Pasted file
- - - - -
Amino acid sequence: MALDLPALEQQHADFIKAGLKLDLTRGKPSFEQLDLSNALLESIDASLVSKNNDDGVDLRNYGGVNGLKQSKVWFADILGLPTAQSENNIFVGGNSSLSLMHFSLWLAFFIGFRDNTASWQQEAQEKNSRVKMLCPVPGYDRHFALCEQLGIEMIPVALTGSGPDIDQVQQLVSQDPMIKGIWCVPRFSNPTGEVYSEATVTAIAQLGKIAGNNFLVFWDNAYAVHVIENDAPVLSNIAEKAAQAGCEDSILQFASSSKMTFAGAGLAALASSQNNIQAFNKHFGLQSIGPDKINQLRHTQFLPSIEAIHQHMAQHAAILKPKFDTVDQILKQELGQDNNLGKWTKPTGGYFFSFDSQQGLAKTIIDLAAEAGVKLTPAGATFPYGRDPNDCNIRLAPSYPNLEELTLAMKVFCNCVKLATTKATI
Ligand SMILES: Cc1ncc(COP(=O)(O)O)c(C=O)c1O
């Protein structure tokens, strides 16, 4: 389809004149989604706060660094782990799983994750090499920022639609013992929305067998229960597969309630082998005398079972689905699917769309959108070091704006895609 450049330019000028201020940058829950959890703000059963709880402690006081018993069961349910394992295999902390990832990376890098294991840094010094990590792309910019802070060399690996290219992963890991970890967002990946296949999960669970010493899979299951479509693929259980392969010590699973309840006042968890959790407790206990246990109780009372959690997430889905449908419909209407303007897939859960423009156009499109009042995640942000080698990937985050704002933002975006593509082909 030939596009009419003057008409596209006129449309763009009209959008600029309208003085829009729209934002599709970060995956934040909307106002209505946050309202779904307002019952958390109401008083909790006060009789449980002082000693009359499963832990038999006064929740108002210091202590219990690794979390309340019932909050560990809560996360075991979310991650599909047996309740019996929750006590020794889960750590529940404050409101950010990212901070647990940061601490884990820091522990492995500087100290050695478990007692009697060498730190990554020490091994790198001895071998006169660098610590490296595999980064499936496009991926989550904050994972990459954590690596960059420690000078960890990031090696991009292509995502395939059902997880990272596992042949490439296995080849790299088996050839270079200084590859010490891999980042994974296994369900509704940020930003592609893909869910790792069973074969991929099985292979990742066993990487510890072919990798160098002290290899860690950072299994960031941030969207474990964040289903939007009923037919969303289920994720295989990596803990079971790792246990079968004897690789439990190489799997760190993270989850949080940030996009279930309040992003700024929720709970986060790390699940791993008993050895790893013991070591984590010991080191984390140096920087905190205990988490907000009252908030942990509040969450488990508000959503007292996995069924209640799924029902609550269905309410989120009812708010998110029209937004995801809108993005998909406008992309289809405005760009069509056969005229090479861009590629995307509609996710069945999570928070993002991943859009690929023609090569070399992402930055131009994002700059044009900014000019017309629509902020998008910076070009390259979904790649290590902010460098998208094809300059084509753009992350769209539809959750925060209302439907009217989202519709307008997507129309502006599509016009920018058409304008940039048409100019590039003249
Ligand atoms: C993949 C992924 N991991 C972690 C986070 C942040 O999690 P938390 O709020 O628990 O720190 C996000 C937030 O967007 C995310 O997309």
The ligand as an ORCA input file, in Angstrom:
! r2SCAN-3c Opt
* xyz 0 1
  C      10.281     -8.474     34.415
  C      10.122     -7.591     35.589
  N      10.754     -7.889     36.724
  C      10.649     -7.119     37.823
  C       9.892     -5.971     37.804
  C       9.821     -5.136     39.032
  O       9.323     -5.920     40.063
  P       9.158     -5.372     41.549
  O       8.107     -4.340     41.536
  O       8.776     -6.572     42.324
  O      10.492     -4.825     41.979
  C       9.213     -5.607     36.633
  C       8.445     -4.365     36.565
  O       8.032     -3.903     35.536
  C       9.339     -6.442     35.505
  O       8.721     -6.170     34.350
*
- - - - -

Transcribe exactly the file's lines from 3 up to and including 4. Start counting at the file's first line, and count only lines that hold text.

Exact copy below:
């Protein structure tokens, strides 16, 4: 389809004149989604706060660094782990799983994750090499920022639609013992929305067998229960597969309630082998005398079972689905699917769309959108070091704006895609 450049330019000028201020940058829950959890703000059963709880402690006081018993069961349910394992295999902390990832990376890098294991840094010094990590792309910019802070060399690996290219992963890991970890967002990946296949999960669970010493899979299951479509693929259980392969010590699973309840006042968890959790407790206990246990109780009372959690997430889905449908419909209407303007897939859960423009156009499109009042995640942000080698990937985050704002933002975006593509082909 030939596009009419003057008409596209006129449309763009009209959008600029309208003085829009729209934002599709970060995956934040909307106002209505946050309202779904307002019952958390109401008083909790006060009789449980002082000693009359499963832990038999006064929740108002210091202590219990690794979390309340019932909050560990809560996360075991979310991650599909047996309740019996929750006590020794889960750590529940404050409101950010990212901070647990940061601490884990820091522990492995500087100290050695478990007692009697060498730190990554020490091994790198001895071998006169660098610590490296595999980064499936496009991926989550904050994972990459954590690596960059420690000078960890990031090696991009292509995502395939059902997880990272596992042949490439296995080849790299088996050839270079200084590859010490891999980042994974296994369900509704940020930003592609893909869910790792069973074969991929099985292979990742066993990487510890072919990798160098002290290899860690950072299994960031941030969207474990964040289903939007009923037919969303289920994720295989990596803990079971790792246990079968004897690789439990190489799997760190993270989850949080940030996009279930309040992003700024929720709970986060790390699940791993008993050895790893013991070591984590010991080191984390140096920087905190205990988490907000009252908030942990509040969450488990508000959503007292996995069924209640799924029902609550269905309410989120009812708010998110029209937004995801809108993005998909406008992309289809405005760009069509056969005229090479861009590629995307509609996710069945999570928070993002991943859009690929023609090569070399992402930055131009994002700059044009900014000019017309629509902020998008910076070009390259979904790649290590902010460098998208094809300059084509753009992350769209539809959750925060209302439907009217989202519709307008997507129309502006599509016009920018058409304008940039048409100019590039003249
Ligand atoms: C993949 C992924 N991991 C972690 C986070 C942040 O999690 P938390 O709020 O628990 O720190 C996000 C937030 O967007 C995310 O997309």